My current bike is a Yamaha XV1000, I would class it as a mild custom rather than a chopper, a lot of the useless (to me) bits have been removed and I am trying to modify and chop a few more things off to get it to a longer, lower, leaner machine with better performance (custom shortened rear shocks, refabricate forward controls and drag bars, try and get raked cups working on it etc), but IMHO it doesn't have the right type of frame to build a "proper" chopper on, so I am looking for a more suitable donor bike for the project.

Re: Brazing

Post by neale » Mon Jul 16, 2012 8:01 pm

Nice work.

NB: It's probably just my twisted mind, but the first thing I thought when I saw the picture of the front of the headtube was all that'd need to be the back of a naked woman would be a head (or back of a head, and spray of half a dozen lines of brass there would give you a blonde head ;^)

Neale

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curt
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SELF INTRODUCTION: hi everyone its me from the old bord hopeing to see everyone come here and all the newcomers . lets make this as good as the old one or even better . lookin foreward to seeing everyones projects continue and ill be continueing mine too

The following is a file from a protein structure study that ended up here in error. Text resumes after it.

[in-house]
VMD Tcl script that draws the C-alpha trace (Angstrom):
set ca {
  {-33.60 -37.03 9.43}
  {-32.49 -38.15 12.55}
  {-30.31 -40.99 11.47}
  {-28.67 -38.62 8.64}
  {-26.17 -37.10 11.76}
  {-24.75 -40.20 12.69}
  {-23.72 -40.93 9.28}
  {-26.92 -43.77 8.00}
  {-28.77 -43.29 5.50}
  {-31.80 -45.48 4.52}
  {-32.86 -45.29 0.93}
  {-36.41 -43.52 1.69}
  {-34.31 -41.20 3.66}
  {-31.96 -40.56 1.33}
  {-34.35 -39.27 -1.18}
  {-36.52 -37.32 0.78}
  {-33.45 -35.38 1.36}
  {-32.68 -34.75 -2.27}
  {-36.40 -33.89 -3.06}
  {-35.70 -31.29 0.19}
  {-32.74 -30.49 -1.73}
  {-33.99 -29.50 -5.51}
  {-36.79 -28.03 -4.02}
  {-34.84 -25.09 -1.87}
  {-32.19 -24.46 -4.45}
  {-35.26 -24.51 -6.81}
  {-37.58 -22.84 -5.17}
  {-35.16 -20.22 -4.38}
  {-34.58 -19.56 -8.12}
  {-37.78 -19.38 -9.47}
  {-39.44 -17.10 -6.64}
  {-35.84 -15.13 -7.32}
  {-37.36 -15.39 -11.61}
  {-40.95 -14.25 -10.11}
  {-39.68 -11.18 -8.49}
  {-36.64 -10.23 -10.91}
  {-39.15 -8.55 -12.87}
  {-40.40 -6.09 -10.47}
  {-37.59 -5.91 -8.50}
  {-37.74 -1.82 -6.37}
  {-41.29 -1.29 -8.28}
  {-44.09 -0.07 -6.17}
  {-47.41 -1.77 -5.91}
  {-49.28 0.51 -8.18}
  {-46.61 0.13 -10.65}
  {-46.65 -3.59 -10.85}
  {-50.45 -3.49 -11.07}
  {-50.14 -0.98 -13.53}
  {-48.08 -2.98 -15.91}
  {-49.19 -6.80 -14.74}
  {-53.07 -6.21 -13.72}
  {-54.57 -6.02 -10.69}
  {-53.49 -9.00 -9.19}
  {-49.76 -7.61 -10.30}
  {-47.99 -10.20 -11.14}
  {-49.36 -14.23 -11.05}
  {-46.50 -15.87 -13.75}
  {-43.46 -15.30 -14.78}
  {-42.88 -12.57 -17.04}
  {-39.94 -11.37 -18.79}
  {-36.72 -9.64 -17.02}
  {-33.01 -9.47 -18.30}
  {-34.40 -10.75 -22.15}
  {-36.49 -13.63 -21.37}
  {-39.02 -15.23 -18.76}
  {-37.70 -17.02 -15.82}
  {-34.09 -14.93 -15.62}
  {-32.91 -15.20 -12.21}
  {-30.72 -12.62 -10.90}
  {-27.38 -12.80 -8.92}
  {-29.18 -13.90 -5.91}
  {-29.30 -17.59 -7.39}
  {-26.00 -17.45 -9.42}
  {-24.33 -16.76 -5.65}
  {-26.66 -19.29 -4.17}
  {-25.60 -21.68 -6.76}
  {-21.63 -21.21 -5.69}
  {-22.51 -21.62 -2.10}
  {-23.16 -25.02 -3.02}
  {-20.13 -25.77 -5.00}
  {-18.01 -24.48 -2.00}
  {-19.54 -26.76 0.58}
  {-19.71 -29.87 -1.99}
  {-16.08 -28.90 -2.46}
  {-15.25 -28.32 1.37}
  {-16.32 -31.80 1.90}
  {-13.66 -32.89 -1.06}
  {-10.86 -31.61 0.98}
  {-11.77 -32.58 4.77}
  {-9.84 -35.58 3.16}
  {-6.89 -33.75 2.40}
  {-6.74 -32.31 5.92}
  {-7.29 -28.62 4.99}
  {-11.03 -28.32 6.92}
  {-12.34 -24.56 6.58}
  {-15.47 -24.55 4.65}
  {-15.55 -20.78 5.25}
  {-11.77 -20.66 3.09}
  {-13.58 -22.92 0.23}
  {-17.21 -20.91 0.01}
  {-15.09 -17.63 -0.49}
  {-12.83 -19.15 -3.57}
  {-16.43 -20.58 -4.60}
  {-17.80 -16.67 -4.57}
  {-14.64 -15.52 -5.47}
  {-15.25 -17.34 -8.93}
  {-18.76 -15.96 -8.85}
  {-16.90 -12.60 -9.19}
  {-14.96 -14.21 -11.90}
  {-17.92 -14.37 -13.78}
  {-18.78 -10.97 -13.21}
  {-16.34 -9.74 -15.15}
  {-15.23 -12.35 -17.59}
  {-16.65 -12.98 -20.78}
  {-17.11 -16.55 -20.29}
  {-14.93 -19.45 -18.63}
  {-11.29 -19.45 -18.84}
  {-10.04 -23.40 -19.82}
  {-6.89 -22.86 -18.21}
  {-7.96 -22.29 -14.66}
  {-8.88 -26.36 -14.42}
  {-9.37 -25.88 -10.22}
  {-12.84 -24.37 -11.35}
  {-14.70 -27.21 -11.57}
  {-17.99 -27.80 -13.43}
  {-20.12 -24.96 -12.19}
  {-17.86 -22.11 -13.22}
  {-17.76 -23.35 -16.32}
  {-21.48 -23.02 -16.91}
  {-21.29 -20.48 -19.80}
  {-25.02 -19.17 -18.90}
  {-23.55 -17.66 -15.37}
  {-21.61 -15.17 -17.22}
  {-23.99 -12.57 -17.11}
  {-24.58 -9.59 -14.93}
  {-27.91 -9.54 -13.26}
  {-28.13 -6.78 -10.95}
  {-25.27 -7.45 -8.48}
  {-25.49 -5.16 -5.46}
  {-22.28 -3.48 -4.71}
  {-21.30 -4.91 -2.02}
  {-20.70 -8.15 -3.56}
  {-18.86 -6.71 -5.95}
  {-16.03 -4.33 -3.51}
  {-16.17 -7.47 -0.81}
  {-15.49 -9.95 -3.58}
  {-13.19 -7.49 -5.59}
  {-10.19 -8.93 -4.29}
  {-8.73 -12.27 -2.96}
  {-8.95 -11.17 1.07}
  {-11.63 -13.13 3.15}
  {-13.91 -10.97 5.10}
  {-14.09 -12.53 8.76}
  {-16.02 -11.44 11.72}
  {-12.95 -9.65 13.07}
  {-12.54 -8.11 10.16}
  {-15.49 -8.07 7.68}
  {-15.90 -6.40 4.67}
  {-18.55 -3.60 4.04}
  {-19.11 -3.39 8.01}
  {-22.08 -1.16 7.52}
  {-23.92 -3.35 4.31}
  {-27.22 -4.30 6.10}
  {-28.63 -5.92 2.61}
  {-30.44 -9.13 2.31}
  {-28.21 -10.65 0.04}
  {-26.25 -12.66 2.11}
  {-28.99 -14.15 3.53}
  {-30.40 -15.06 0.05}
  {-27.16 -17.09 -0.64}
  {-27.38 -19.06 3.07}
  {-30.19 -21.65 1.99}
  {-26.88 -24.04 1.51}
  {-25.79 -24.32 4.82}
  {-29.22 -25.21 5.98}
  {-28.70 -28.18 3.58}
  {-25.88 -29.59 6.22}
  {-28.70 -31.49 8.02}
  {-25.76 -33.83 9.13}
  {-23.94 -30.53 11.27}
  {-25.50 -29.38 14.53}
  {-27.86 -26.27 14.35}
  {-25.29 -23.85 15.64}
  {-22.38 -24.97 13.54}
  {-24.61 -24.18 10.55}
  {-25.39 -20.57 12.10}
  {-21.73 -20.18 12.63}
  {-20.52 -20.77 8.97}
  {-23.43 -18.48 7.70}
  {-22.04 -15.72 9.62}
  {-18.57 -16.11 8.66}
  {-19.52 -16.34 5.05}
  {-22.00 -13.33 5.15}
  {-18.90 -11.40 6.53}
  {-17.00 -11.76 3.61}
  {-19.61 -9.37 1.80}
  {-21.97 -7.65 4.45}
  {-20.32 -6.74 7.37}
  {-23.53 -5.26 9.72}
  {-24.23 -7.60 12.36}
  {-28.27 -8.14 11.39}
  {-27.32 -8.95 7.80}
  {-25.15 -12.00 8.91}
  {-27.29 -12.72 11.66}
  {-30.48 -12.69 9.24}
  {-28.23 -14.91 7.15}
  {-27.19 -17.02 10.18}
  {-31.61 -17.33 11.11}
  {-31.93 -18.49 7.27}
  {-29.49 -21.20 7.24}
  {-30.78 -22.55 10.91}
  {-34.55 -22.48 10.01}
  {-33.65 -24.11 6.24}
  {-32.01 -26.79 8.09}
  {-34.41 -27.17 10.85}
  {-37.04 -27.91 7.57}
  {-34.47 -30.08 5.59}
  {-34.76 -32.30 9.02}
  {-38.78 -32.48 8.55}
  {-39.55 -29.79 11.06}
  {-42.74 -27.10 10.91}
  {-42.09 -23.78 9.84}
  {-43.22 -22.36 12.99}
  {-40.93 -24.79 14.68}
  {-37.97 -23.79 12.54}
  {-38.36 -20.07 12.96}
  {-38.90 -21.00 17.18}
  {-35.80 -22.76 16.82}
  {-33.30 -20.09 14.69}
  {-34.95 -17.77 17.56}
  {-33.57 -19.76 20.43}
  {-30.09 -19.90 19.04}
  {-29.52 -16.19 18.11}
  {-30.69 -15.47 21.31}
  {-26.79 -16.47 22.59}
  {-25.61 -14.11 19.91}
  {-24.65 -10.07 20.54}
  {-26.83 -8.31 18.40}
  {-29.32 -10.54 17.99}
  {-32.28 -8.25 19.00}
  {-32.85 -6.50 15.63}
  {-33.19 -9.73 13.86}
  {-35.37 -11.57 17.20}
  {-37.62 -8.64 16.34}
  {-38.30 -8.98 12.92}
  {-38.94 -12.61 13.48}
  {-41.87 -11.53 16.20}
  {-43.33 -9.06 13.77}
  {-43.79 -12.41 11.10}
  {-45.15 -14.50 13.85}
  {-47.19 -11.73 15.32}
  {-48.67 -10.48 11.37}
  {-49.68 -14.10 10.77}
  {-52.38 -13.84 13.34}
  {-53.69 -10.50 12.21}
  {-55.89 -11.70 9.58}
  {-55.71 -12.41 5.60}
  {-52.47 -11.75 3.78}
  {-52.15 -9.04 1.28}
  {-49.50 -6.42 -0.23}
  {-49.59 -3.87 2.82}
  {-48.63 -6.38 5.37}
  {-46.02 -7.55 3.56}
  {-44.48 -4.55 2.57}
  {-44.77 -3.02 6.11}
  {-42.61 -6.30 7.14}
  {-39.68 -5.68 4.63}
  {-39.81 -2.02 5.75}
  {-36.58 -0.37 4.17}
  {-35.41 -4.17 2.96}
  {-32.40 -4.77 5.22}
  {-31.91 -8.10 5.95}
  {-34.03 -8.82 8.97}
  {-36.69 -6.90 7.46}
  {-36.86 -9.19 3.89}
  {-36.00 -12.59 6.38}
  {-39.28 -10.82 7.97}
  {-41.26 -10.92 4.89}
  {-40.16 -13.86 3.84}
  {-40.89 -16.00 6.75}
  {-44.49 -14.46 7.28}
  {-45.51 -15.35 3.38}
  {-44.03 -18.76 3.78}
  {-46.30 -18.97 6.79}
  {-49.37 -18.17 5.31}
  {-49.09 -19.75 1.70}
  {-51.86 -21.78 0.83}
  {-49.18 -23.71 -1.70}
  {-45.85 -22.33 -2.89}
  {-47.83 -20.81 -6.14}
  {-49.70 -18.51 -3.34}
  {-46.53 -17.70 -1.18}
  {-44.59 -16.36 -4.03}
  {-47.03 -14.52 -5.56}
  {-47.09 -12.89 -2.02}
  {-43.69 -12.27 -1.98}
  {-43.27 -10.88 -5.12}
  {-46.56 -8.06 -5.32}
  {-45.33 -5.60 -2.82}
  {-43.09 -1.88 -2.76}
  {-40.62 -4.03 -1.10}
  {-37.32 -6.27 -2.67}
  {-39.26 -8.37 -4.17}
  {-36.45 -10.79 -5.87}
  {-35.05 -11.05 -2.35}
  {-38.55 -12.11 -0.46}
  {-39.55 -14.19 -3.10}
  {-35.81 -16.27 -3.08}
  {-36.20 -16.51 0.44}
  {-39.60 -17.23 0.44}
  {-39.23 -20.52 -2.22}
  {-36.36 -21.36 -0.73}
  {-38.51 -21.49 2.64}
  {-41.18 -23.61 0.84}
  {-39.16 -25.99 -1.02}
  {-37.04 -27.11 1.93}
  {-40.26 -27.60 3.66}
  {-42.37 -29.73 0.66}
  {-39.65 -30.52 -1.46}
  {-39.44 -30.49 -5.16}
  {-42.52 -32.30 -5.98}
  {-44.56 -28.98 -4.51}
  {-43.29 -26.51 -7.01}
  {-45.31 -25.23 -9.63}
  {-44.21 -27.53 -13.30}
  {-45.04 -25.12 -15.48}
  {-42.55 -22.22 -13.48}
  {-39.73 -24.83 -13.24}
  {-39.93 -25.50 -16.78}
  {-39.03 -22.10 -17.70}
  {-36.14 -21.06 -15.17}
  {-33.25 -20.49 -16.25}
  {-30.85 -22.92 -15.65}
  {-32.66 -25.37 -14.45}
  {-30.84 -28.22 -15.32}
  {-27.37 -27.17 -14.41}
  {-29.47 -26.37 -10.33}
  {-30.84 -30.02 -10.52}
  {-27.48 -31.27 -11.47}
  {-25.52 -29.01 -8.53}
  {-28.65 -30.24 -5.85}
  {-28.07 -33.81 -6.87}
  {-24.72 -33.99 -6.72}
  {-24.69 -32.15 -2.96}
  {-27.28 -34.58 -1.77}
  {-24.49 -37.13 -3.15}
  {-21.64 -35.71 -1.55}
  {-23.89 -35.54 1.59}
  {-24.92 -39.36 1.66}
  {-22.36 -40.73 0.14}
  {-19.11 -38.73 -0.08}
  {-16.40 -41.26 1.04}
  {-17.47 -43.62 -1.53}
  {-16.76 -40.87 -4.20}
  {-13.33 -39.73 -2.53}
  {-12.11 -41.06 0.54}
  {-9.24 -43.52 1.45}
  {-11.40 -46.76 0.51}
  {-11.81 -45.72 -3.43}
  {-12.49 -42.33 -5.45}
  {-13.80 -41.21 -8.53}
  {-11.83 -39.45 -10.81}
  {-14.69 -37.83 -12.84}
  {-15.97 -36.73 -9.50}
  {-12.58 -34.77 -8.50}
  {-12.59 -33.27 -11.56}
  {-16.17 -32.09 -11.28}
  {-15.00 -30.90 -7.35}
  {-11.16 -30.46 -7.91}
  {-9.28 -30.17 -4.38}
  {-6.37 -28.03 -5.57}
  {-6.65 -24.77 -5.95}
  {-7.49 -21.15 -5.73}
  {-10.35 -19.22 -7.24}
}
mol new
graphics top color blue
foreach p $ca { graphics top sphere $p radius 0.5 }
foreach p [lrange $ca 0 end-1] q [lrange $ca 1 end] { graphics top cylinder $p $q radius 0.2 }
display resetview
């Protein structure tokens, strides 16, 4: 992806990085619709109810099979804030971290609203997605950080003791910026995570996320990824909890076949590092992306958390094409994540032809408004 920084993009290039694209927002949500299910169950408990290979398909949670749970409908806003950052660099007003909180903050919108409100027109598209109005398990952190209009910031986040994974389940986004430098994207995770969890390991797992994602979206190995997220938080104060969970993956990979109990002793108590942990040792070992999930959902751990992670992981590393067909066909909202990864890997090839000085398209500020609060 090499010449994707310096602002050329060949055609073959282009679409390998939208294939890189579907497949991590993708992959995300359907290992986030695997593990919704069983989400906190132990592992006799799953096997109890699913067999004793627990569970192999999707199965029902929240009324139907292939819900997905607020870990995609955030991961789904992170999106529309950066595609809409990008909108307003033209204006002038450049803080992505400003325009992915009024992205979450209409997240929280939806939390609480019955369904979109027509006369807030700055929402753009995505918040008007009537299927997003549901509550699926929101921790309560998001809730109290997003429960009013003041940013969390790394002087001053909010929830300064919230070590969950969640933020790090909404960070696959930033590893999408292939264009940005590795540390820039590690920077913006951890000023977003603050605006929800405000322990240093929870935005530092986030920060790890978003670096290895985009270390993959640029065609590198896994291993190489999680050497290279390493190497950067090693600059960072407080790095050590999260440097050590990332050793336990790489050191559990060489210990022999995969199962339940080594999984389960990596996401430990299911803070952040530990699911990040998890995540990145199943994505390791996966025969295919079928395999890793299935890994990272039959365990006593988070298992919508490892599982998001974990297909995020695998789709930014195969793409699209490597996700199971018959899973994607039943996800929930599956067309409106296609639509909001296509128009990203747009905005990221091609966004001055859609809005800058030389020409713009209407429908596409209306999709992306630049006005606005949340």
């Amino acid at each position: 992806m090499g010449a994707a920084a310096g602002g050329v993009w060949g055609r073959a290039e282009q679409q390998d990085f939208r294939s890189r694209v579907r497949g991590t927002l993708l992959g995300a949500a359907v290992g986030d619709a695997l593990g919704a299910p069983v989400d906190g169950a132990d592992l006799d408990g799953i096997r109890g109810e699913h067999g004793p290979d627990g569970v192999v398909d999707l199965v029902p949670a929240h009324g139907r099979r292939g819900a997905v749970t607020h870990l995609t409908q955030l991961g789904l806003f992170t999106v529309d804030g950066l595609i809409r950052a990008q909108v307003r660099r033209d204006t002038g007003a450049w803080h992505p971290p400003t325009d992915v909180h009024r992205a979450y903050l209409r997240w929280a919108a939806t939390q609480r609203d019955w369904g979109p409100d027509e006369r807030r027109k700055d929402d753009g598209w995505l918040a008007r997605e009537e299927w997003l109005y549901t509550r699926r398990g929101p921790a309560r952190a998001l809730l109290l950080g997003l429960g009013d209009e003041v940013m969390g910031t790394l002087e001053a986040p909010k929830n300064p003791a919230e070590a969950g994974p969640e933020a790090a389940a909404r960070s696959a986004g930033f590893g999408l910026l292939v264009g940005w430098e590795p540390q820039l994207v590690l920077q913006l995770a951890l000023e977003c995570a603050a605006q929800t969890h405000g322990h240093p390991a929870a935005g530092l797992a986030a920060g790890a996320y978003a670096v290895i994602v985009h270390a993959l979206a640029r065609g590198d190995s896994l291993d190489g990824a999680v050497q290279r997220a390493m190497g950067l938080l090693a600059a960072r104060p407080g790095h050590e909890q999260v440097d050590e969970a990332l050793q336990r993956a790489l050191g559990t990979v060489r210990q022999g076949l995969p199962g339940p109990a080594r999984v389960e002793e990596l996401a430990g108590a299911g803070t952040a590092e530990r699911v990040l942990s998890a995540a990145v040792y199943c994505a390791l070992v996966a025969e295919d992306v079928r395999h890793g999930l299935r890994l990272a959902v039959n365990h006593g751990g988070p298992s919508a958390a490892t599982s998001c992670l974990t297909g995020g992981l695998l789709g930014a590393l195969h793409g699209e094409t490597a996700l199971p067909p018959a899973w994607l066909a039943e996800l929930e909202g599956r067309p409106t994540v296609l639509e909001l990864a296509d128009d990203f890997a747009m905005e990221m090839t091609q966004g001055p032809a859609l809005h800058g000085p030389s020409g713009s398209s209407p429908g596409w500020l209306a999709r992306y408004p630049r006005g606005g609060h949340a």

Location: utica new york

Re: Brazing

Post by curt » Mon Jul 16, 2012 8:23 pm

real nice
ever notice when you hit somethin or someone with a hammer you feel instantly better

hansgoudzwaard
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SELF INTRODUCTION: I was on the last board as bonustoolkit. I have changed that to my given name.
I started a project build there " File and Fit." I paln to continue that when I go back home in Dec. 2011. I first joined the board when Gary W had it in the year 2005. That was the time I really gained an interest in building chops. I have a long way to go, compared to some here.

Re: Brazing

Post by hansgoudzwaard » Mon Jul 16, 2012 8:28 pm

Looks very difficult. Lots of nooks and crannies. Quality work.

Kiwicaveman
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SELF INTRODUCTION: I am a mechanical engineer working in the oil and gas industry based in a gas treatment plant in south Taranaki new Zealand.
I live in New Plymouth, Taranaki, New Zealand
I have been riding bikes for over 40 years
Location: Taranaki, New Zealand

Re: Brazing

Post by Kiwicaveman » Fri Jul 27, 2012 4:05 am

Those are great photos, great skill and workmanship.

The term "Brazing" is not really accurate.